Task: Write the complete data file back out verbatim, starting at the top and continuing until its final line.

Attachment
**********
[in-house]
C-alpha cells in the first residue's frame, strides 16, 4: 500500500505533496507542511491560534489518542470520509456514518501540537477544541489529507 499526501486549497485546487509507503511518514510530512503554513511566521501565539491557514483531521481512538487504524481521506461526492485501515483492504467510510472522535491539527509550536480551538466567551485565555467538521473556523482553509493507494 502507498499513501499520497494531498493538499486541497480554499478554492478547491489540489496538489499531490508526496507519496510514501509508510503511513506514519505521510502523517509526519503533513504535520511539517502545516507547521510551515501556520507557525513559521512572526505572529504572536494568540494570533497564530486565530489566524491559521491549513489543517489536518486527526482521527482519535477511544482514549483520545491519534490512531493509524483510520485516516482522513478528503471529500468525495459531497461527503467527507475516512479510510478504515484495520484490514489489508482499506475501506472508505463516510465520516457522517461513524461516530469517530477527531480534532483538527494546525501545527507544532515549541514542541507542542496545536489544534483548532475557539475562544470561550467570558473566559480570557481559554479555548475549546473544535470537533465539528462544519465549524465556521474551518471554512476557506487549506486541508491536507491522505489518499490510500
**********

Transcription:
[in-house]
C-alpha cells in the first residue's frame, strides 16, 4: 500500500505533496507542511491560534489518542470520509456514518501540537477544541489529507 499526501486549497485546487509507503511518514510530512503554513511566521501565539491557514483531521481512538487504524481521506461526492485501515483492504467510510472522535491539527509550536480551538466567551485565555467538521473556523482553509493507494 502507498499513501499520497494531498493538499486541497480554499478554492478547491489540489496538489499531490508526496507519496510514501509508510503511513506514519505521510502523517509526519503533513504535520511539517502545516507547521510551515501556520507557525513559521512572526505572529504572536494568540494570533497564530486565530489566524491559521491549513489543517489536518486527526482521527482519535477511544482514549483520545491519534490512531493509524483510520485516516482522513478528503471529500468525495459531497461527503467527507475516512479510510478504515484495520484490514489489508482499506475501506472508505463516510465520516457522517461513524461516530469517530477527531480534532483538527494546525501545527507544532515549541514542541507542542496545536489544534483548532475557539475562544470561550467570558473566559480570557481559554479555548475549546473544535470537533465539528462544519465549524465556521474551518471554512476557506487549506486541508491536507491522505489518499490510500